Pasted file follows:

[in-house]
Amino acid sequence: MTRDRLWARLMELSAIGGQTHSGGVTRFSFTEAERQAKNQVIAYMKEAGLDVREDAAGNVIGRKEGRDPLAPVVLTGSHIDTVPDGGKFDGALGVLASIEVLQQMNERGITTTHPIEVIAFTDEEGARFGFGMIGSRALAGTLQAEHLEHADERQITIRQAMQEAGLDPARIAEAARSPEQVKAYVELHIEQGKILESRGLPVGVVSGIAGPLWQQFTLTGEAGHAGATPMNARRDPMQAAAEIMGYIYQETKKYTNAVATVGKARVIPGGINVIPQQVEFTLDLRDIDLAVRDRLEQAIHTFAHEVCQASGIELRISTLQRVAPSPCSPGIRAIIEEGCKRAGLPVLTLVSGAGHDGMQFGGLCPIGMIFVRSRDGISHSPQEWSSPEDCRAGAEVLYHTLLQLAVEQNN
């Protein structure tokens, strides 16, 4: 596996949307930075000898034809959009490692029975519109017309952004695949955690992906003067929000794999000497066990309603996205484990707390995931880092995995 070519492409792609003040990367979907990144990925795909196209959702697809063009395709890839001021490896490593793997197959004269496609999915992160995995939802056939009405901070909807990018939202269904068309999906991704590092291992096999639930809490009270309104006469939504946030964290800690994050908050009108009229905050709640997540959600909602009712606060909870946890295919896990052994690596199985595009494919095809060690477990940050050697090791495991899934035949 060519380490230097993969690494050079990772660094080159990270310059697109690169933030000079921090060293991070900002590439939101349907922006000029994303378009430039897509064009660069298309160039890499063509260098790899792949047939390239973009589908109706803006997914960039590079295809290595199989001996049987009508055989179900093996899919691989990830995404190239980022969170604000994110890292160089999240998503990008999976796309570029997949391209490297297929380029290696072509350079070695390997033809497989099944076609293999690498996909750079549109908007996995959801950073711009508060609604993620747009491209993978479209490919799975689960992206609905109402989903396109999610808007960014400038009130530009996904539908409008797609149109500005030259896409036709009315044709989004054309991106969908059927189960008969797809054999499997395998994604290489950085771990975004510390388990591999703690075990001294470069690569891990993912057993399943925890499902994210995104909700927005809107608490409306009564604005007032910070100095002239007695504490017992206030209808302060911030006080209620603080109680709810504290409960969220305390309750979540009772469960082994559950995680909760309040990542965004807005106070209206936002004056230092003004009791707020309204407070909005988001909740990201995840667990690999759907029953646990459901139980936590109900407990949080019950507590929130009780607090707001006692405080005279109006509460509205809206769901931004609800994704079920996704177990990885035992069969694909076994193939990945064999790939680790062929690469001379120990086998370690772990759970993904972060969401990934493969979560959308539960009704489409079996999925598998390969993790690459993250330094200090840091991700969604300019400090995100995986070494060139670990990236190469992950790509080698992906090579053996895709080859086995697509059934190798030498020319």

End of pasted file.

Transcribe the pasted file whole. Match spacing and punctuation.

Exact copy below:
[in-house]
Amino acid sequence: MTRDRLWARLMELSAIGGQTHSGGVTRFSFTEAERQAKNQVIAYMKEAGLDVREDAAGNVIGRKEGRDPLAPVVLTGSHIDTVPDGGKFDGALGVLASIEVLQQMNERGITTTHPIEVIAFTDEEGARFGFGMIGSRALAGTLQAEHLEHADERQITIRQAMQEAGLDPARIAEAARSPEQVKAYVELHIEQGKILESRGLPVGVVSGIAGPLWQQFTLTGEAGHAGATPMNARRDPMQAAAEIMGYIYQETKKYTNAVATVGKARVIPGGINVIPQQVEFTLDLRDIDLAVRDRLEQAIHTFAHEVCQASGIELRISTLQRVAPSPCSPGIRAIIEEGCKRAGLPVLTLVSGAGHDGMQFGGLCPIGMIFVRSRDGISHSPQEWSSPEDCRAGAEVLYHTLLQLAVEQNN
């Protein structure tokens, strides 16, 4: 596996949307930075000898034809959009490692029975519109017309952004695949955690992906003067929000794999000497066990309603996205484990707390995931880092995995 070519492409792609003040990367979907990144990925795909196209959702697809063009395709890839001021490896490593793997197959004269496609999915992160995995939802056939009405901070909807990018939202269904068309999906991704590092291992096999639930809490009270309104006469939504946030964290800690994050908050009108009229905050709640997540959600909602009712606060909870946890295919896990052994690596199985595009494919095809060690477990940050050697090791495991899934035949 060519380490230097993969690494050079990772660094080159990270310059697109690169933030000079921090060293991070900002590439939101349907922006000029994303378009430039897509064009660069298309160039890499063509260098790899792949047939390239973009589908109706803006997914960039590079295809290595199989001996049987009508055989179900093996899919691989990830995404190239980022969170604000994110890292160089999240998503990008999976796309570029997949391209490297297929380029290696072509350079070695390997033809497989099944076609293999690498996909750079549109908007996995959801950073711009508060609604993620747009491209993978479209490919799975689960992206609905109402989903396109999610808007960014400038009130530009996904539908409008797609149109500005030259896409036709009315044709989004054309991106969908059927189960008969797809054999499997395998994604290489950085771990975004510390388990591999703690075990001294470069690569891990993912057993399943925890499902994210995104909700927005809107608490409306009564604005007032910070100095002239007695504490017992206030209808302060911030006080209620603080109680709810504290409960969220305390309750979540009772469960082994559950995680909760309040990542965004807005106070209206936002004056230092003004009791707020309204407070909005988001909740990201995840667990690999759907029953646990459901139980936590109900407990949080019950507590929130009780607090707001006692405080005279109006509460509205809206769901931004609800994704079920996704177990990885035992069969694909076994193939990945064999790939680790062929690469001379120990086998370690772990759970993904972060969401990934493969979560959308539960009704489409079996999925598998390969993790690459993250330094200090840091991700969604300019400090995100995986070494060139670990990236190469992950790509080698992906090579053996895709080859086995697509059934190798030498020319």